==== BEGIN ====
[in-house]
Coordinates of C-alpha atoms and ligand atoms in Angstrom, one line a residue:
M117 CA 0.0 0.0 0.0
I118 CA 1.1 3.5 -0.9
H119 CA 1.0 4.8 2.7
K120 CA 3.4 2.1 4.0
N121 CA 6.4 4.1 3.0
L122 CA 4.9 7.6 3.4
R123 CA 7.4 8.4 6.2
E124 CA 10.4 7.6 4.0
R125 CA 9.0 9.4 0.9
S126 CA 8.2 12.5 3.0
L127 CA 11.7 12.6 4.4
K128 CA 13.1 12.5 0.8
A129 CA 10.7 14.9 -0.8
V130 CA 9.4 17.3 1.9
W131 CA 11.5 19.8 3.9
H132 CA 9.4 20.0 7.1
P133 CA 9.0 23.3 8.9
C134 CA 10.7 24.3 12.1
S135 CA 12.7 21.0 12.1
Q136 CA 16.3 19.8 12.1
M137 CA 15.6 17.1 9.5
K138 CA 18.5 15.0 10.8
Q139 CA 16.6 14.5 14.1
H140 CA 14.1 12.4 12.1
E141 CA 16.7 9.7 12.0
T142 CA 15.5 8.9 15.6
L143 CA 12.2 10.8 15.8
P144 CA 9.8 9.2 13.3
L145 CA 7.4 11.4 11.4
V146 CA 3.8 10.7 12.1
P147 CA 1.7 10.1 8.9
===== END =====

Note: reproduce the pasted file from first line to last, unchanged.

[in-house]
Coordinates of C-alpha atoms and ligand atoms in Angstrom, one line a residue:
M117 CA 0.0 0.0 0.0
I118 CA 1.1 3.5 -0.9
H119 CA 1.0 4.8 2.7
K120 CA 3.4 2.1 4.0
N121 CA 6.4 4.1 3.0
L122 CA 4.9 7.6 3.4
R123 CA 7.4 8.4 6.2
E124 CA 10.4 7.6 4.0
R125 CA 9.0 9.4 0.9
S126 CA 8.2 12.5 3.0
L127 CA 11.7 12.6 4.4
K128 CA 13.1 12.5 0.8
A129 CA 10.7 14.9 -0.8
V130 CA 9.4 17.3 1.9
W131 CA 11.5 19.8 3.9
H132 CA 9.4 20.0 7.1
P133 CA 9.0 23.3 8.9
C134 CA 10.7 24.3 12.1
S135 CA 12.7 21.0 12.1
Q136 CA 16.3 19.8 12.1
M137 CA 15.6 17.1 9.5
K138 CA 18.5 15.0 10.8
Q139 CA 16.6 14.5 14.1
H140 CA 14.1 12.4 12.1
E141 CA 16.7 9.7 12.0
T142 CA 15.5 8.9 15.6
L143 CA 12.2 10.8 15.8
P144 CA 9.8 9.2 13.3
L145 CA 7.4 11.4 11.4
V146 CA 3.8 10.7 12.1
P147 CA 1.7 10.1 8.9